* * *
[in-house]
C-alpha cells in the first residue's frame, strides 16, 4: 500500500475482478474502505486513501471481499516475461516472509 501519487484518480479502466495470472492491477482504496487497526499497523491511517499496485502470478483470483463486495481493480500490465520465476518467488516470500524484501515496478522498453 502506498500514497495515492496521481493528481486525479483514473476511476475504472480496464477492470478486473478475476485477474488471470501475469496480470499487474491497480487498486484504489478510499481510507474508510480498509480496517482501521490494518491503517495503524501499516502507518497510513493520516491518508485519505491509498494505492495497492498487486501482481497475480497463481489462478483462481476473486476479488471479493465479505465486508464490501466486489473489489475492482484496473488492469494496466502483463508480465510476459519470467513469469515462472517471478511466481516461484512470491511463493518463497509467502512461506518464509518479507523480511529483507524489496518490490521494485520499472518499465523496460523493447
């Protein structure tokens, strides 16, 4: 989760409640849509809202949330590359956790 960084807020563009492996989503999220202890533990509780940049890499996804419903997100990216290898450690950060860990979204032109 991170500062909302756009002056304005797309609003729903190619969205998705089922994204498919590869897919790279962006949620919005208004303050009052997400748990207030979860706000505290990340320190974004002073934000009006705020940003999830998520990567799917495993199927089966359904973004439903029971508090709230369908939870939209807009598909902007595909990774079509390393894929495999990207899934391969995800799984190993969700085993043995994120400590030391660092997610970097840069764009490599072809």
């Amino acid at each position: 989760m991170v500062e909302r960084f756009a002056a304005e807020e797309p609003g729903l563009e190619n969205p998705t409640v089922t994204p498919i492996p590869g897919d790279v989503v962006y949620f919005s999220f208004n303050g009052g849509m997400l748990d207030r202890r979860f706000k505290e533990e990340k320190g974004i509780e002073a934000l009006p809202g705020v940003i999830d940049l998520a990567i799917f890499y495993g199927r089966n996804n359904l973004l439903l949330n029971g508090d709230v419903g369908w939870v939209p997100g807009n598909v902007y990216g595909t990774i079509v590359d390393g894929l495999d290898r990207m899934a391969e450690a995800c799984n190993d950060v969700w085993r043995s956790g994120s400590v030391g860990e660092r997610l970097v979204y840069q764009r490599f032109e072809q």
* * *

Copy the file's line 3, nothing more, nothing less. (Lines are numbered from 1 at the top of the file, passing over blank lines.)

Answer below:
């Protein structure tokens, strides 16, 4: 989760409640849509809202949330590359956790 960084807020563009492996989503999220202890533990509780940049890499996804419903997100990216290898450690950060860990979204032109 991170500062909302756009002056304005797309609003729903190619969205998705089922994204498919590869897919790279962006949620919005208004303050009052997400748990207030979860706000505290990340320190974004002073934000009006705020940003999830998520990567799917495993199927089966359904973004439903029971508090709230369908939870939209807009598909902007595909990774079509390393894929495999990207899934391969995800799984190993969700085993043995994120400590030391660092997610970097840069764009490599072809």